Half way through the week already and only 15 days until the big day. December has really flown by. I am sure you will agree. Today we have Alice from Helloveloblog on the blog and she is kindly sharing with us her cycling experience. Alice is going to be on the blog over the next few weeks sharing her exercising experience ready for all those New Years Resolutions!
It’s certainly true that you never forget how to ride a bike. If you’re reading this thinking you’d be interested in cycling again for fitness, to lose weight, to beat the traffic on your morning commute, or even as a hobby with family and friends then well done you! Cycling is a wonderful, social, healthy sport, that’s a lot kinder on the body than say running, and it can suit all levels.
Whether you want to be the next Victoria Pendleton or you just want to do your own thing, cycling is very inclusive. I’m going to be doing a few posts over the next few weeks covering the basics of getting into cycling. I’m incredibly passionate about getting more women cycling, so I hope this inspires you to give it a go!
First off in my mini-series is: Bike handling
I know this may seem a strange place to start, because you’re probably thinking you already know how to ride a bike, but I want to share with you a few tips and tricks I’ve learnt from my (many) biking years to help you really cycle efficiently, safely and smoothly.
N.B this is not just aimed at those with whizzy road bikes. These skills apply to whatever bike you ride.
- STEP 1) Get the right gear: Gearing is something you learn over time until it becomes an instinctive change that you do simply by reading the road. The general rule is that the front gears (located near your right foot and pedal) are for the biggest shifts; such as dropping to your lowest gear for a big hill. You will have two or three gears to pick from here, with the smallest ring being the easiest to ride in. You can change up and down on the front gears by shifting the mechanism on the left hand side of your handlebars.
The back gears (which you’ll find on the cog within your back wheel) are your precision gears used to alter pace or make pedalling a bit easier when it feels tough. These are changed using the mechanism on the right hand side of your handlebars.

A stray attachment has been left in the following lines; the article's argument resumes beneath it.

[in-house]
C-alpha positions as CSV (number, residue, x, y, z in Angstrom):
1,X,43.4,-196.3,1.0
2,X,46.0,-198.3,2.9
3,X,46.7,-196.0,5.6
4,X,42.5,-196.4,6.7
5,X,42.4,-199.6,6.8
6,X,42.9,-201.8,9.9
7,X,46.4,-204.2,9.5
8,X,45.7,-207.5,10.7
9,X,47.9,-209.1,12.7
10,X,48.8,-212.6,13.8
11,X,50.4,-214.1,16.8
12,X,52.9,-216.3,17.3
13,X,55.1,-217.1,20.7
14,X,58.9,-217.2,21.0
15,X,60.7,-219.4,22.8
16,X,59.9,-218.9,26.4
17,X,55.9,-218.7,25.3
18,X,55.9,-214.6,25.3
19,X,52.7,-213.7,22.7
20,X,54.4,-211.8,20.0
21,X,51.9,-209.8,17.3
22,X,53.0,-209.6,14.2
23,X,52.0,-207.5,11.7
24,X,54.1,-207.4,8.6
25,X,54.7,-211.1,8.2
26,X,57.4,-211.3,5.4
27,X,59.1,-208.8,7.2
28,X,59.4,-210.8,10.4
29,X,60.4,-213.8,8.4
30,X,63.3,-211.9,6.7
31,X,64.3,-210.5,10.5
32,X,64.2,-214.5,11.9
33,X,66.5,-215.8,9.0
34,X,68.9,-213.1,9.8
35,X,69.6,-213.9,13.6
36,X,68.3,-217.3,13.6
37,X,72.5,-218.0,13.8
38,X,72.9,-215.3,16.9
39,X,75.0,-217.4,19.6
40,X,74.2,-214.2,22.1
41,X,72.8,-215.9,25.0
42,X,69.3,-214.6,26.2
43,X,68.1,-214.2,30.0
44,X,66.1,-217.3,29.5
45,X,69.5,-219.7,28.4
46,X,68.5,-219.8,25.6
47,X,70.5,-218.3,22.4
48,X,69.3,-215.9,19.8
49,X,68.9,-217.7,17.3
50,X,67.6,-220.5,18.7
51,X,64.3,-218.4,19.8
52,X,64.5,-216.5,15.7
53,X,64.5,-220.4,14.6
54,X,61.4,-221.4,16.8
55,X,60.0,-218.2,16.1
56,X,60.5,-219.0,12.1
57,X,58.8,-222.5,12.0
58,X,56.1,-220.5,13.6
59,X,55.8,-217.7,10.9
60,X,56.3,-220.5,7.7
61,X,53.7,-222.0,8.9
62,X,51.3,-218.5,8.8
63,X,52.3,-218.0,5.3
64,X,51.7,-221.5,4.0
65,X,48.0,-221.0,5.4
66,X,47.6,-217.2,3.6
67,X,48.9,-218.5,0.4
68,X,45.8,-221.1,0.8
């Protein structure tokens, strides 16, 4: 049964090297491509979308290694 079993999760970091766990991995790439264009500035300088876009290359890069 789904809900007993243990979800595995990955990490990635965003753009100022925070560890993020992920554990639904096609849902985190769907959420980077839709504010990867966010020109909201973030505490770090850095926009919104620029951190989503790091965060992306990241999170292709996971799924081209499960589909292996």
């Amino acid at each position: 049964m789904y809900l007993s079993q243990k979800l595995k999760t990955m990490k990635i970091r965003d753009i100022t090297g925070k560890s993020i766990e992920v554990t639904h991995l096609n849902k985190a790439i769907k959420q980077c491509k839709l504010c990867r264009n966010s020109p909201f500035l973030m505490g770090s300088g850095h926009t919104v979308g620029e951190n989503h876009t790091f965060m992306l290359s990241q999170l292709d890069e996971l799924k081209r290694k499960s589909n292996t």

The best way to use your gears effectively is to practice moving up and down on the front and back. Also try to pre-empt a gear change by reading the road and the terrain. If it looks like a hill is coming your way, change down accordingly in advance so you’re not doing it when you hit the gradient. This causes you to lose speed and puts pressure on the chain stopping it from dropping in to gear smoothly.
- STEP 2) Brake safely: The thing with braking is to apply even pressure on the brakes every time you use them. The front brake (on the left side of you handlebars) provides the most amount of stopping power, so you’ll find if you pull this on too hard you’ll be flying over the handlebars. Similarly, over-gripping the back brake could cause the back tyre to skid. Keep the pressure gentle and even, and just like gearing, pre-empt stopping or slowing down so you moderate your speed accordingly.
- STEP 3) Look where you want to go: I do a lot of mountain biking, and when I was learning, I was told ‘if you look at that tree you’ll crash in to it’ – look where you want to go rather than at what you want to avoid. The same applies on the road. Your bike will go where you are looking, so always look ahead, down the road and through corners rather than in to them.
- STEP 4) Descend downhill safely: Descending confidently takes practice and conviction, but the best way to be safe is to control your speed by even braking and by keeping your body weight over the back wheel. If the downhill is particularly steep push your bum to the back of the saddle and keep your chest low to the handlebars as this helps maintain traction over the rear of the bike. Also, don’t look directly in front of the bike, look up and ahead so you can read the road, just as you would driving a car.
- STEP 5) Be smooth as you turn the pedals: Think about turning your feet in circles, rather than an up and down motion. You need to apply force throughout the stroke to get the maximum benefit. This is helped by having cleats, or ‘clipped in pedals and shoes’. (I’m happy to offer advice on these if anyone’s interested!
- STEP 6) Practice: Basically ride in all weathers (yes, even the damp, cold stuff) and ride on all terrains. You will massively improve your bike handling skills by riding off road (cross country mountain biking) or on gravel trails, and even more so if you learn to ride in the rain. Your speed will need to be much slower in these conditions, but you’ll quickly learn how to navigate obstacles, pebbles, sticks, fallen leaves etc. which will benefit you on the road.
- STEP 7) Be seen in traffic: Maintain your position on the road, don’t weave in and out of traffic, make sure you are visible, and most importantly make eye contact with drivers. It goes without saying you should also obey all traffic signs, traffic lights and use arm signals to indicate which direction you wish to travel in.
Alice is in her mid-20s and has cycled all her life. She comes from a massive cycling family and rides and completes in all cycling disciplines including road racing, mountain biking, indoor track cycling and club rides.
ABOUT ALICE…. She has recently sent up a cycling club for women and novice riders in Somerset, and also writes for Hello Velo – her women’s cycling blog.
Alice has a wealth of knowledge about all things cycling; from what bike to buy, to how to stop your bum from hurting (*answer is padded shorts*) so if you have a question or fancy a chat drop her a line at [email protected]